wheel of fortune

Posted on Posted in Uncategorized

3 years ago, if asked about handspinning, i would say, “who the heck would want to spin their own yarn?” that is, if i could stop laughing long enough to say it. i had just moved from NYC, where the just the thought of finding space for a spinning wheel in my apartment would have quelled any such musings. i did NOT need another “hobby”; i felt i barely had enough time to knit as much as i wanted. plus, it seemed . . . so . . . mindless.
just hold the horses and read on.

so when, in my new home, right in the middle of a class in my new LYS, the carol m. and annette s. began badgering me to learn handspinning, they were slapped with a sneer and a sarcastic quip, and sent packing. i certainly did NOT want to take up spinning; they weren’t going to catch me donning a dirndle and bonnet, nooo sirree. uh-uh. NOT.

they weedled and cajoled throughout the 6-week design class i was teaching.
“how come you don’t spin?” they asked.
“cuz there are yarn mills where i come from?” i guessed.
“i just can’t believe YOU, of all people don’t want to spin.” they exclaimed.
“i need something else to do, like i need a hole in the head,” i snapped.
“you were born for this,” they emphasized.
“go jump in a lake,” i said.
“but you’re going to love it!” they whined.
“i doubt it; i’m very hard-hearted”, i said coldly.
“you don’t even know what you’re missing . . .” they waved as they drove off to some Fiberfest or guild thing.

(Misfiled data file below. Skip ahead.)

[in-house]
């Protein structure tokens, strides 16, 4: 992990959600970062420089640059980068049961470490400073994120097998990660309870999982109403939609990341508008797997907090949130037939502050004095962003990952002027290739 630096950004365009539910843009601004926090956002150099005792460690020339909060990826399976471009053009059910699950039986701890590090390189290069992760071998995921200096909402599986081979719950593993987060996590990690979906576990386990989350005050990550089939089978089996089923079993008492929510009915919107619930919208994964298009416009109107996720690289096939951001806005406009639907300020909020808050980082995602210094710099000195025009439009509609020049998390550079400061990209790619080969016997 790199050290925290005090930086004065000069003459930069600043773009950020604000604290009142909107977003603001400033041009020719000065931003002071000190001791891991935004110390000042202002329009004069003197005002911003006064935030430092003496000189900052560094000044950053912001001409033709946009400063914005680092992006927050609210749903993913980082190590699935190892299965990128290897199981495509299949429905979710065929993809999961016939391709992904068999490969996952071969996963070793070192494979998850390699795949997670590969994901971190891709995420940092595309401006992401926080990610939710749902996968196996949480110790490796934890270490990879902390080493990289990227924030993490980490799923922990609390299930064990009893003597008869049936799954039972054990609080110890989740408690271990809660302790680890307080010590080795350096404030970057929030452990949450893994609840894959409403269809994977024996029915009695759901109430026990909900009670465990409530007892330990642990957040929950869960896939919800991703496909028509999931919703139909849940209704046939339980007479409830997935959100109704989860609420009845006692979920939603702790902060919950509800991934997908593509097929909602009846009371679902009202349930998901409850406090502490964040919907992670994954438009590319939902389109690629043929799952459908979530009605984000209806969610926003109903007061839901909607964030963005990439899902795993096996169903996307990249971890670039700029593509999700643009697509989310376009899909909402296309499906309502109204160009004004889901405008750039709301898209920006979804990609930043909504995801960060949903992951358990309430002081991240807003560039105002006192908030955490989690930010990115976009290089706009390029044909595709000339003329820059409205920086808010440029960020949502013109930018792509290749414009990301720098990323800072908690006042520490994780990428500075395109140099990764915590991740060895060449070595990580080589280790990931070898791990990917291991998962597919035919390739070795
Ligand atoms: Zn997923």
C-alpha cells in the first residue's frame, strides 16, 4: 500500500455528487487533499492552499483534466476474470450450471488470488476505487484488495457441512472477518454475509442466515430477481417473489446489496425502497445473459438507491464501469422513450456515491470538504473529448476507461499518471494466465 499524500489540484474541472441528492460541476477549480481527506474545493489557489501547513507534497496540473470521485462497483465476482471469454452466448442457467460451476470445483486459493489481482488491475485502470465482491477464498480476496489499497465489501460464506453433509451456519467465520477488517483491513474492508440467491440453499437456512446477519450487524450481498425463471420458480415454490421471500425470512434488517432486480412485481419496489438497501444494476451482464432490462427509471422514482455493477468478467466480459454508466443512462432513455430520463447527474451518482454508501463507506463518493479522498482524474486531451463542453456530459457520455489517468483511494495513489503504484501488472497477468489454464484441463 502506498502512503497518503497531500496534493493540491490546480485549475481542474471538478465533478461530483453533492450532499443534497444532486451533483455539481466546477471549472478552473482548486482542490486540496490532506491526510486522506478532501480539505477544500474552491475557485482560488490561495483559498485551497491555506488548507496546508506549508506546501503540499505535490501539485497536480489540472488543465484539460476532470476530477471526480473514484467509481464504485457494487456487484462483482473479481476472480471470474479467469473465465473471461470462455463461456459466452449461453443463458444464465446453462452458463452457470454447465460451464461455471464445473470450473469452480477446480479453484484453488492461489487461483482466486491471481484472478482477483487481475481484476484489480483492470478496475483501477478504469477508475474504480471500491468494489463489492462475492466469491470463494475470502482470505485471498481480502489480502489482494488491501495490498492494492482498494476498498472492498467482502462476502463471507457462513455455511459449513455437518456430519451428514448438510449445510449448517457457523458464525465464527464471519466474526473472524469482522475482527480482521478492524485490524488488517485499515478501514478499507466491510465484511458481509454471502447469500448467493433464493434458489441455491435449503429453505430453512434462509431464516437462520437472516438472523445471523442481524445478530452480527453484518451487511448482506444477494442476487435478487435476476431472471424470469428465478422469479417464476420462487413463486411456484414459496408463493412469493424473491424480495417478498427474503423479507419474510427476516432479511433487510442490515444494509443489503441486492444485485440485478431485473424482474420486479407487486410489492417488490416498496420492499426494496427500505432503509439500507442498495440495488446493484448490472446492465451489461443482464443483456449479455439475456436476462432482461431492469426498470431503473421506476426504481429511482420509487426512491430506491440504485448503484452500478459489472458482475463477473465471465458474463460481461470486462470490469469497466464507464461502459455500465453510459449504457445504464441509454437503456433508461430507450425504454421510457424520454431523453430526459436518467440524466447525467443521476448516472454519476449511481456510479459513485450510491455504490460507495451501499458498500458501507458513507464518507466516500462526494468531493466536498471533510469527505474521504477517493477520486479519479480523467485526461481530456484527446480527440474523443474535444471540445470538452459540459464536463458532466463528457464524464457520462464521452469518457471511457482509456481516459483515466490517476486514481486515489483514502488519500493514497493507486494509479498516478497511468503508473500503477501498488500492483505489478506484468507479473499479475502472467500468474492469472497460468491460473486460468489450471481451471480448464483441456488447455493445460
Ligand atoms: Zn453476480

“i’ll get over it”, i muttered.
“we’re gonna teach you whether you want to or not,” they threatened.
“just try it,” i dared.
“we’ll start next wednesday,” they said.
“oh, no we won’t,” i laughed.
“oh yes we will!” they laughed back.
“that’s what YOU think!” i laughed harder.
“that’s what we KNOW” they roared.
“uh-uh” i taunted.
“uh-huh” they sang primly.
you get the picture. totally infantile. resorting to peer pressure (snort); what did they think, that i had never been there? HUH. we bickered some more. and then i knitted with some handspun.

and they won.

oh, but not about the dirndle and bonnet (i have a reputation to protect; i belong on what not to wear because i’m a slob, not because i dress like one of the little women). but about the spinning: i did it. that is, i let them do it to me.

and i fell right in with the lot of them; i am SUCH an addict. i did it for the sake of knitting. with handspun. i love it (they said so!). i was born to do it (they told me!) and now, i can’t stop (“HAHAHAHA,” they are laughing, “gotcha!”). darn.
before long, i had gone from owning a simple ashford traveller wheel to buying this:

i love this wheel. there are no words to say how much i do.
it is in my top-five-best-things-i-ever-bought book. every time i use it, i thank the lady i bought it from.

as it happens, and completely unbeknownst to me when planning our move, we have landed in a region rich with fiber producers of all kinds. our state is the largest producer of alpaca. there are numerous wool and miscellaneous fiber producers as well, and several wool mills in-state. it is a fiberholic’s heaven here. uh-oh.
this is SO not fair; fiber here is a) plentiful, b) cheap, c) and more often than not, very, VERY nice. oh groan. check it out:

mmmm, soft. this is baby spice; more about this one later.

have i mentioned my yarn stash recently? ok, it’s pretty big. i know i said i would talk about stash soon, and then proceeded NOT to talk about it. i am trying to work out what i will say to make myself seem less shamefully greedy.

and it’s just dawning on me that spinning has contributed to the problem. as in, maybe doubling the stash in a few short years.
i don’t do anything halfway, trust me.
when i spin, i make hundreds of yards of yarn in a sitting. that’s a lotta yarn. and it’s all in my stash, waiting to be knit (yeah, right, as soon as i finish spinning my fiber stash). yes, we’ll talk about that another day.